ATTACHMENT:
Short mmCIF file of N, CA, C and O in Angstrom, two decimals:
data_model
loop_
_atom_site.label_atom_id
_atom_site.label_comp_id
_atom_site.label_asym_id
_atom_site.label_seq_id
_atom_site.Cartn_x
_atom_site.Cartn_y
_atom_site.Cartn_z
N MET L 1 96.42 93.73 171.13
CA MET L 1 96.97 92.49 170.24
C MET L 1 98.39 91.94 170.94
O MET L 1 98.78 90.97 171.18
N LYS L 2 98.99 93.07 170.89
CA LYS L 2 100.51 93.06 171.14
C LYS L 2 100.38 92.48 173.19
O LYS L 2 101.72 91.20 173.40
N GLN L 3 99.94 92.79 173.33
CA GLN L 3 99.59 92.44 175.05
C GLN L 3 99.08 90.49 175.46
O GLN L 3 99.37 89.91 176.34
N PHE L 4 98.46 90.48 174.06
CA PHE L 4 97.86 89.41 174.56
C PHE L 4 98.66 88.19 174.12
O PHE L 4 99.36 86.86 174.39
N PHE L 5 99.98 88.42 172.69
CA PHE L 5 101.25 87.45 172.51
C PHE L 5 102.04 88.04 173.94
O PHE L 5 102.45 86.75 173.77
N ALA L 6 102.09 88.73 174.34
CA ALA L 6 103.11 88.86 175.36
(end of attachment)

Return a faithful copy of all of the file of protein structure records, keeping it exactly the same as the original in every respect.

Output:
Short mmCIF file of N, CA, C and O in Angstrom, two decimals:
data_model
loop_
_atom_site.label_atom_id
_atom_site.label_comp_id
_atom_site.label_asym_id
_atom_site.label_seq_id
_atom_site.Cartn_x
_atom_site.Cartn_y
_atom_site.Cartn_z
N MET L 1 96.42 93.73 171.13
CA MET L 1 96.97 92.49 170.24
C MET L 1 98.39 91.94 170.94
O MET L 1 98.78 90.97 171.18
N LYS L 2 98.99 93.07 170.89
CA LYS L 2 100.51 93.06 171.14
C LYS L 2 100.38 92.48 173.19
O LYS L 2 101.72 91.20 173.40
N GLN L 3 99.94 92.79 173.33
CA GLN L 3 99.59 92.44 175.05
C GLN L 3 99.08 90.49 175.46
O GLN L 3 99.37 89.91 176.34
N PHE L 4 98.46 90.48 174.06
CA PHE L 4 97.86 89.41 174.56
C PHE L 4 98.66 88.19 174.12
O PHE L 4 99.36 86.86 174.39
N PHE L 5 99.98 88.42 172.69
CA PHE L 5 101.25 87.45 172.51
C PHE L 5 102.04 88.04 173.94
O PHE L 5 102.45 86.75 173.77
N ALA L 6 102.09 88.73 174.34
CA ALA L 6 103.11 88.86 175.36